"She changed her whole life to move down here, so I guess she never really doubted me," Huff said. "She's at every game, and she's my No. 1 fan."
The feeling, it turns out, is mutual.
"She pretty much raised us all by herself. It's amazing the things she's done for us, keeping us out of trouble and raising us right," Huff said.
"I guess you can say I'm a mama's boy in a way."
Fonda insists she is the lucky one because Aubrey, who would spend virtually every free high school night in the batting cage no matter what his buddies tried to drag him along for, and Angela were good kids who never were a problem.
The reality is they were all in it together.
Aubrey's father was living and working in Abilene, Texas, at the time when he was killed. From newspaper accounts of the December 1983 incident, it appears the elder Huff, an electrician at an apartment complex, was in the wrong place at the wrong time, shot by a man, Travis Ray Hughes, upset with his estranged wife.
After shooting his wife, Hughes took aim at the apartment manager, but Mr. Huff pushed her safely out of the way, police said. Mr. Huff then tried to wrestle the gun away from Hughes and was killed in the struggle.
Hughes is nearly 20 years into a life sentence in a Texas state prison. Aubrey said that is probably a good thing.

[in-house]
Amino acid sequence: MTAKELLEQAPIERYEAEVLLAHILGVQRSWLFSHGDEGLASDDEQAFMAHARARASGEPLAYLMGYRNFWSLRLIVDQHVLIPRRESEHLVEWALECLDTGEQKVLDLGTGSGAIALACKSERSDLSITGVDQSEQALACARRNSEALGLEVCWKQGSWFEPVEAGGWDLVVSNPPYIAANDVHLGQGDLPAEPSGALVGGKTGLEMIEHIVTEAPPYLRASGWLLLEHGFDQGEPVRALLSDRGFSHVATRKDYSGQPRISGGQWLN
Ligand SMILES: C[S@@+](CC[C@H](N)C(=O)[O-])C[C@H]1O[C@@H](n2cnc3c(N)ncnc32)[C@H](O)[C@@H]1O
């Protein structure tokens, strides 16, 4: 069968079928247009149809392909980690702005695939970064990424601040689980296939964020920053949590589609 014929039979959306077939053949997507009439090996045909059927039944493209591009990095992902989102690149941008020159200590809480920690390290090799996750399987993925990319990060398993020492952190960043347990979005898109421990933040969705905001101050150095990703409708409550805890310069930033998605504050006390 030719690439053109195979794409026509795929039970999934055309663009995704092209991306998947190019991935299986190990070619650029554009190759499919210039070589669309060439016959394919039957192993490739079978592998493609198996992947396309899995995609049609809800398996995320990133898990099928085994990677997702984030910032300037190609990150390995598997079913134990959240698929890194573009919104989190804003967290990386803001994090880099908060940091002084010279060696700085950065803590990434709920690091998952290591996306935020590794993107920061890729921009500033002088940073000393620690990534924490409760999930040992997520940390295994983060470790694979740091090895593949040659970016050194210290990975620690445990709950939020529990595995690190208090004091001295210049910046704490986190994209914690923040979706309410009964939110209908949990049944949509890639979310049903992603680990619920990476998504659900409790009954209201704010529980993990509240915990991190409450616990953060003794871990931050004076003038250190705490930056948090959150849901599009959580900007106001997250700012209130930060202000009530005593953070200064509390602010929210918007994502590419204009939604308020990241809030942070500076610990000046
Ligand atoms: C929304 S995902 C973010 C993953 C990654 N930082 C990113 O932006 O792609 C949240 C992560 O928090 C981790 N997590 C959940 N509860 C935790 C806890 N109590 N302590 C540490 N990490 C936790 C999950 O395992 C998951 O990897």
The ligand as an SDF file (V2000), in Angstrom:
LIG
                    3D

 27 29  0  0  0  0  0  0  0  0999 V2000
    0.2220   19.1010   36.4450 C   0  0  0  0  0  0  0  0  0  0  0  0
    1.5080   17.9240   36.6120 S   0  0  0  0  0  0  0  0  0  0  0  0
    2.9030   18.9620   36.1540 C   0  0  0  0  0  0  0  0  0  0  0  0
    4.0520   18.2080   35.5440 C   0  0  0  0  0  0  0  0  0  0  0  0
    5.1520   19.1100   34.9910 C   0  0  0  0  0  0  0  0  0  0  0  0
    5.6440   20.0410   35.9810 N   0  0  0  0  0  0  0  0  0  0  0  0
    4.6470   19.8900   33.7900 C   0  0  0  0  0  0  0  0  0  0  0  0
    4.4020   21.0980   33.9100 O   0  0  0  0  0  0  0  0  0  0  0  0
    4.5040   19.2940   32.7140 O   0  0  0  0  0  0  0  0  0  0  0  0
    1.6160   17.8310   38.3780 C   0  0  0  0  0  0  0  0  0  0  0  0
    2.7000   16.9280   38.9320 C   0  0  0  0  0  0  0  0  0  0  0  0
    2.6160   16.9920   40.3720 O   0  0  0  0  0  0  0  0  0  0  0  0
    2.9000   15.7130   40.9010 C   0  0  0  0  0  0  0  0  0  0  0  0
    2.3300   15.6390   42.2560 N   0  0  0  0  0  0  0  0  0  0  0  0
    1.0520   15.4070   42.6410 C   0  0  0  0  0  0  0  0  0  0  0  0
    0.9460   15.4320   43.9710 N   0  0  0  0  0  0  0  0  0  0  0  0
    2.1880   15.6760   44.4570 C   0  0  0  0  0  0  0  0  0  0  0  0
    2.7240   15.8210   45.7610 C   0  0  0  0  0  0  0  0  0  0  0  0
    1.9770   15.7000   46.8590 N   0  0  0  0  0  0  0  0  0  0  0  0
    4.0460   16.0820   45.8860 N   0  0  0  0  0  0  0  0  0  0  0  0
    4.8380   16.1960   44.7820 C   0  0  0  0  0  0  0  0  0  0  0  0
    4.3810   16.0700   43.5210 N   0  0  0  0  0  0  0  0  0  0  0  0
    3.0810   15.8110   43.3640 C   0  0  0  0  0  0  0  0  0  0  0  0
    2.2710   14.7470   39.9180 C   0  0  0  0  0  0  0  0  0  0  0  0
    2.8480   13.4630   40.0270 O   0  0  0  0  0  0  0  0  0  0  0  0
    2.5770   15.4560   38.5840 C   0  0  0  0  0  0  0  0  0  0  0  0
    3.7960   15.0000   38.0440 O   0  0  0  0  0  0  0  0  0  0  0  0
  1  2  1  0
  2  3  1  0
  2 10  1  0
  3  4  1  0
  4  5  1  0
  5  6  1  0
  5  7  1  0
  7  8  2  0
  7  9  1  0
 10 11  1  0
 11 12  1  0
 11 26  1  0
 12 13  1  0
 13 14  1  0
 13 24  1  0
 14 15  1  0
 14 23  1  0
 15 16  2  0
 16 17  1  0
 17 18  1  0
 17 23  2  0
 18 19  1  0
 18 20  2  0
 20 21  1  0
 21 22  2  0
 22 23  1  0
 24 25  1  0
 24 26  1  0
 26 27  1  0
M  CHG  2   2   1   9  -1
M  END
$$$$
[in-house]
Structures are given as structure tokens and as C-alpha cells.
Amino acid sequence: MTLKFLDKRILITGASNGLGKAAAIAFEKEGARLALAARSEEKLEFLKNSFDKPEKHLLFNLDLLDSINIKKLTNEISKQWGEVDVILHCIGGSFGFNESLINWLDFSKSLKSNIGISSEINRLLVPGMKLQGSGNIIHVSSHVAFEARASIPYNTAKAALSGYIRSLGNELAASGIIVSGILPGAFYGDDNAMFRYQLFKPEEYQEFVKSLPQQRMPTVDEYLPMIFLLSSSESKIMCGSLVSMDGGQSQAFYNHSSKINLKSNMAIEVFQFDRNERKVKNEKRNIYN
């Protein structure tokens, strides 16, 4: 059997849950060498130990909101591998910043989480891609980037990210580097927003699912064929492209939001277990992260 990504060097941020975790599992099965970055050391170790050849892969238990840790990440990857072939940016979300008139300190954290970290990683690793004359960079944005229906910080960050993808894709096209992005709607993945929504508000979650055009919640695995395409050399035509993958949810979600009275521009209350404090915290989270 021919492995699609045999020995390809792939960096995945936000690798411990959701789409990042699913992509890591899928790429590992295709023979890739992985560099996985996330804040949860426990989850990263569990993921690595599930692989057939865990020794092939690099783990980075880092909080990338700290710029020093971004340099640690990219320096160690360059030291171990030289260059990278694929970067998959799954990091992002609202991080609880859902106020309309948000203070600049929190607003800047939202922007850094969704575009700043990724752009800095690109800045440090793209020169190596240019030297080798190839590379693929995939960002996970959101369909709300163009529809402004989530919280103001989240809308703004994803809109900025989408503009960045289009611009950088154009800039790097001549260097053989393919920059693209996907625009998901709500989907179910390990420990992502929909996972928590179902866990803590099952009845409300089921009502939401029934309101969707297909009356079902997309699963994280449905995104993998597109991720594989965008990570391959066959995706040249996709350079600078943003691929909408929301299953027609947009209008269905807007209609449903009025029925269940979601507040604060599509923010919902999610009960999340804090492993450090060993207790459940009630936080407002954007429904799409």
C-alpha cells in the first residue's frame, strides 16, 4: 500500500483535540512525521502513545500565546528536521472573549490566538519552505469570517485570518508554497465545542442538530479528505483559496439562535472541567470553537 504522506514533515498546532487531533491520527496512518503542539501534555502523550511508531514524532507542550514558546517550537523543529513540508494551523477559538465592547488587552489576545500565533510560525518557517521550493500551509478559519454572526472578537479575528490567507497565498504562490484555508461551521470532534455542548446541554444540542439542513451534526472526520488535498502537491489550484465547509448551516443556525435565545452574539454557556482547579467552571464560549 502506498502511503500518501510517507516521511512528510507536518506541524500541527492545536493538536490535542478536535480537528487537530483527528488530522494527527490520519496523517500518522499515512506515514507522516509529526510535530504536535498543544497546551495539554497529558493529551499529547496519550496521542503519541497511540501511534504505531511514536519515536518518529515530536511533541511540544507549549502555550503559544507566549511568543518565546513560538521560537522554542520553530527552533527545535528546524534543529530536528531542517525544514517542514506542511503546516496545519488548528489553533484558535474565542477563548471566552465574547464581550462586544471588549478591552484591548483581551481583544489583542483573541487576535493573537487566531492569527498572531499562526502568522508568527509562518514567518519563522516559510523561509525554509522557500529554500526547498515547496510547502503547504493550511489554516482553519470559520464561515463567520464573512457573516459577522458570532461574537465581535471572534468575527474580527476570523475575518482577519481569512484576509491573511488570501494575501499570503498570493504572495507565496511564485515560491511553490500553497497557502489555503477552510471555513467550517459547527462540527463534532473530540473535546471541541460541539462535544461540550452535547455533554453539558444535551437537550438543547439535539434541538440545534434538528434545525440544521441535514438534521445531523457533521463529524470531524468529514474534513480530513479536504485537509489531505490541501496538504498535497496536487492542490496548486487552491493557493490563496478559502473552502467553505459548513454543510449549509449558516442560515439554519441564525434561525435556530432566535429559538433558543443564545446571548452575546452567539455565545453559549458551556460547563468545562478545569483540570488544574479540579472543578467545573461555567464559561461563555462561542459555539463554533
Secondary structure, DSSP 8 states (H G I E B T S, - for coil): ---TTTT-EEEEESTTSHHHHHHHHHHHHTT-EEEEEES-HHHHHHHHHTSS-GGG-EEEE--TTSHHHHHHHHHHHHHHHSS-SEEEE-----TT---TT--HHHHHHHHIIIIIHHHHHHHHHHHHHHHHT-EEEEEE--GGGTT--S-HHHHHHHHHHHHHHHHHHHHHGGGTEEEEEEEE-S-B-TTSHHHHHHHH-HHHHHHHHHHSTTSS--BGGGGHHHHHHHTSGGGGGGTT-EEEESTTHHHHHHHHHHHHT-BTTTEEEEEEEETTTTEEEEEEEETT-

"I was 6 years old when it happened, so I really didn't know what was going on," Huff said. "I've thought about it as I've gotten older and if I were to see him, I wouldn't know what I'd do to the guy. I don't even want to see what he looks like. It's probably a good thing it happened when I was so young; it could have traumatized me a little more if I was older."
The batting cage, it turns out, was just part of the healing process.
"I spoiled them growing up," Fonda said. "There was no way I was going to let Aubrey or Angie not have the advantages of anyone else with two parents. Someone else might have a dad who can throw and throw, but I was not going to let it hold him back because I couldn't throw as hard as a dad.
"Instead of it being a handicap, he had the batting cage and a pitching machine better than any dad."